I provided this context so we could talk about the Buddha.

Siddhartha grew up in a privileged life. He was born into a noble family. When he was born a fortune teller told his father the King that his son would grow up to either be a great king or a great sage who would change the world. The King wanted his son to follow in his footsteps. So, he made an effort to provide every possible comfort for Siddhartha, so he would never wish for a spiritual life. He thought that in a life of total luxuries his son would not have any yearning for spiritual truths. He would have no reason to be a spiritual seeker, so he would become a great king.

Siddhartha grew up with everything he could possibly want. He was surrounded by all the best food, all the best toys, and many women who were willing to indulge his every desire.

Would any of us have become spiritual seekers if we had lives like that? I don’t know.

There was one moment of his childhood that Siddhartha would remember as very important. He would always remember one day when he sat under a tree as a little boy. He just sat there doing nothing and had a feeling of peace and happiness. This was the moment when he first came into contact with his Buddha nature. This was the moment when the seed of Awakening was planted in his mind. He felt a feeling of oneness, connection to all things. It is the memory of this feeling that would later inspire him.

Siddhartha was a young adult when he was able to sneak out of his father’s house to see the real world. He had been sheltered from everything. He took a servant with him and wandered the streets near the palace.

In the streets Siddhartha saw what is known as the four sights. He was unaware of these four things in his sheltered life in the palace, so seeing them would change him. The first three sights were an old man, a sick man and a corpse. The servant explained each of these things in turn. Siddhartha was surprised to learn that each of us has to face old age, sickness and death. Up until this point, he had no idea.

Then, they call upon an ascetic—a man who had given up worldly pleasures to seek spiritual Enlightenment. This was a holy man and Siddhartha was immediately moved by seeing him. He felt something pulling at his spiritual side. This was the second time that a seed was planted that would lead to his Awakening.

The servant explained to Siddhartha that this holy man was dedicated to seeking the cause of human suffering. Siddhartha didn’t really understand but he knew that this experience was important. The servant told him that there were many holy men like this one and they rejected the dominant paradigm of society, seeking to find their own spiritual truths.

Siddhartha started to realize that the true nature of life was full of suffering. He resolved to conquer suffering, to unleash his true potential, not just for himself but to help all of the suffering people in the world. Soon after this event he left the palace, leaving all of his possessions and wealth behind. He gave up everything to go out and live the life of a spiritual seeker. He resolved to become a great sage.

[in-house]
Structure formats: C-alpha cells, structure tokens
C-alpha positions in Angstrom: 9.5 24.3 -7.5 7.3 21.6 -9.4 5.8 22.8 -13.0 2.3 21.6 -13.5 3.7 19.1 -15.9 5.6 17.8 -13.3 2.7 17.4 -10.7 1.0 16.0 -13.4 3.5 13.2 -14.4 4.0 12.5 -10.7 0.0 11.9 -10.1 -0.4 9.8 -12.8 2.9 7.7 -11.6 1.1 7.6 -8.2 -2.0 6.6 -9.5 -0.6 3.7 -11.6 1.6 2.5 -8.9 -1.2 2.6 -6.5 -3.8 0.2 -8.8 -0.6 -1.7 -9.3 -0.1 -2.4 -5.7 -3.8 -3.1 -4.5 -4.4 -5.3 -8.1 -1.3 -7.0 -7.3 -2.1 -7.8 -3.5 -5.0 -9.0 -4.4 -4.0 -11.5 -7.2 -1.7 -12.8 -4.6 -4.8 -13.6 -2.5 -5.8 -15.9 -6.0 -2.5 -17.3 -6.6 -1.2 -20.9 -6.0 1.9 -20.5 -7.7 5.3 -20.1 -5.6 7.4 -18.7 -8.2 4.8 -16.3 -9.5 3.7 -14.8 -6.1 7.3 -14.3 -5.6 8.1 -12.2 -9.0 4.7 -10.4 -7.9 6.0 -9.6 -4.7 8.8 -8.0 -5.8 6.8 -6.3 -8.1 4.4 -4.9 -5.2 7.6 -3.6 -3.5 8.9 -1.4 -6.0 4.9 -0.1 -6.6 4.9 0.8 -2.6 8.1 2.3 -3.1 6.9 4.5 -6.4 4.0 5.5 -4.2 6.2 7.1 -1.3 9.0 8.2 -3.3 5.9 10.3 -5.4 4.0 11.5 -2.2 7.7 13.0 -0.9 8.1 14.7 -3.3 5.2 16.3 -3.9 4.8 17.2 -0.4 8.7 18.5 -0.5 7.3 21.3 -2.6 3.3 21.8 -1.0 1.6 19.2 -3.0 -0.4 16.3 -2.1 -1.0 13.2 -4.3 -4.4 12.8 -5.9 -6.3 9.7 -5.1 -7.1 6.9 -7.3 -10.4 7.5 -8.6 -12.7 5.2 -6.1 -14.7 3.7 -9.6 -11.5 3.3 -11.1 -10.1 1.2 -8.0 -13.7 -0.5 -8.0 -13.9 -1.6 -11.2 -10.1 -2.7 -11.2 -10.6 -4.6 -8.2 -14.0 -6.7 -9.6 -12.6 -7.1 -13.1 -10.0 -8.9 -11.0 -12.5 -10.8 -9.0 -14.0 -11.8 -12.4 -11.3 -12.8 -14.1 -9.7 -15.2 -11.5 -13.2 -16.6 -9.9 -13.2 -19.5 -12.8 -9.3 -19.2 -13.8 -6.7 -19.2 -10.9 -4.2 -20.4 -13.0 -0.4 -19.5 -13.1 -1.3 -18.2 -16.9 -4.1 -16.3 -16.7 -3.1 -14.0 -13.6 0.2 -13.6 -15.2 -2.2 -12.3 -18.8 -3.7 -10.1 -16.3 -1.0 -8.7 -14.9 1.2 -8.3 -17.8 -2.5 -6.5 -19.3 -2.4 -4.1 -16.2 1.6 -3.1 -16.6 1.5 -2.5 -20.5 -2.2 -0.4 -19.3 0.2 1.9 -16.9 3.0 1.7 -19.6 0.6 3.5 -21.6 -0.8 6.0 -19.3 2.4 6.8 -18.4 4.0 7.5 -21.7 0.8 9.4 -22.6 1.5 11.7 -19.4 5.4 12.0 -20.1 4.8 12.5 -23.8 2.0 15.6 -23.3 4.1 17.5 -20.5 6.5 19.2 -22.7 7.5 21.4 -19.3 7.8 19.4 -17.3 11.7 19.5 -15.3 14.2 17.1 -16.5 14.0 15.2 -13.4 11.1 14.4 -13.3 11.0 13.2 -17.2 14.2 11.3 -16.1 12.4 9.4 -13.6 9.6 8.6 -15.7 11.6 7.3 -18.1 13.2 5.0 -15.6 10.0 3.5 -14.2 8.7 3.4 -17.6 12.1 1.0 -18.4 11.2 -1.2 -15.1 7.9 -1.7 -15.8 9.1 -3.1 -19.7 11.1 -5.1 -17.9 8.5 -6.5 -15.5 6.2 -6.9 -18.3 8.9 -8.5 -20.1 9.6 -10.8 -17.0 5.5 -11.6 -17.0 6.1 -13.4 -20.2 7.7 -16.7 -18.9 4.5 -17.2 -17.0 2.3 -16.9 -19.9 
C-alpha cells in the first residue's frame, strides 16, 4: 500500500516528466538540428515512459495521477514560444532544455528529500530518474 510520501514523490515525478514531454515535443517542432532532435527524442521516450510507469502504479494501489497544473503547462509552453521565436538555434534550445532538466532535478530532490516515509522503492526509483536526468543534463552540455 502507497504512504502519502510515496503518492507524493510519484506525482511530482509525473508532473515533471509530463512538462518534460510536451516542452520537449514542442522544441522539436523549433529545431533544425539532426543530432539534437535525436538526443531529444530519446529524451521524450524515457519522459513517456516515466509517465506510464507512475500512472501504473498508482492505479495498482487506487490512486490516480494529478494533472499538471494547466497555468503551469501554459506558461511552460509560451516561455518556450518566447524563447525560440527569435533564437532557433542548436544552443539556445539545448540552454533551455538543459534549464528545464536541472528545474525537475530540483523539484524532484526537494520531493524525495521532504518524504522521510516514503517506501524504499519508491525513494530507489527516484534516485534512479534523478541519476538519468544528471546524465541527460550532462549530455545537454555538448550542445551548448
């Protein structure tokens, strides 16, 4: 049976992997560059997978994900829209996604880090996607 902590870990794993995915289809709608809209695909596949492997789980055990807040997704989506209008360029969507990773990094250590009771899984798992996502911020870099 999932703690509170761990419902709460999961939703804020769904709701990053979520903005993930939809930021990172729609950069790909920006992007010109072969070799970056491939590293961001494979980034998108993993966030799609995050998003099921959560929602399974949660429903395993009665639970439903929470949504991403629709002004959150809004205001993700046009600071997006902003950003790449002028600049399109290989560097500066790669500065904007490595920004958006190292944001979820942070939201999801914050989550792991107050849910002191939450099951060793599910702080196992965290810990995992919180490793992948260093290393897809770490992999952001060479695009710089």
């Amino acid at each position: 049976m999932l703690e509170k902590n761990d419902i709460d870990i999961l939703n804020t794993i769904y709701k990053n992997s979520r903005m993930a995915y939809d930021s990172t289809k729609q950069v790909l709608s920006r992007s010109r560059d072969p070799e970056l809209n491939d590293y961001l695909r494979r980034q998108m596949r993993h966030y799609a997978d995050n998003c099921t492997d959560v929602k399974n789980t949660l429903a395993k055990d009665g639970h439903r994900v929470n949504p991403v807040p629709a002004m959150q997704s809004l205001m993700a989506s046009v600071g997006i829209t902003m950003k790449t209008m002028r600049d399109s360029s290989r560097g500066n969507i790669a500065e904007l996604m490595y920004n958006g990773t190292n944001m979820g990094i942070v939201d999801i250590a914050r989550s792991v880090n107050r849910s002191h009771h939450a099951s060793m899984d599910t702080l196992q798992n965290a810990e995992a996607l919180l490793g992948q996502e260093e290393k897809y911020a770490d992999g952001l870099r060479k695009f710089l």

This was a big sacrifice. Siddhartha’s story sets an example. Buddhism teaches us to give up things that are harmful to us; to give up attachment.

Spiritual seeking was so important to him. He had incredible motivation.

Siddhartha spent time studying with many of the famous holy men of his day. He studied with teachers who were the forerunners of modern Hinduism and Jainism, but he didn’t find what he was looking for. These holy men told him that he should give up everything that his body enjoyed, so that he would be fully focused on the spiritual life. He tried this, living on very little food and spending days at a time meditating. Ultimately he found that the life of giving up everything didn’t accomplish his goals. It was no better than always indulging in pleasure.

He learned from several different spiritual teachers. In each case he stayed with them until they told him they had taught him everything and he realized he had to find his own way.

He sat under a tree meditating, focusing on finding the truth. He realized that the truth was within, so that’s where he decided to look. So, he sat and resolved to not get up from beneath this tree until he became Enlightened.

He came to a realization that Enlightenment is a middle way—a way between the extremes of self indulgence and self denial.

To indulge in every possible pleasure couldn’t lead to spiritual truths. It only leads to a life of constant distraction. To live a life of extreme denial doesn’t lead to spiritual truths either, only to more suffering.

We say he discovered the path, but really it was more of a discovery. Buddhist teachings are fundamental truths about the human experience.

We can all see them if we look within.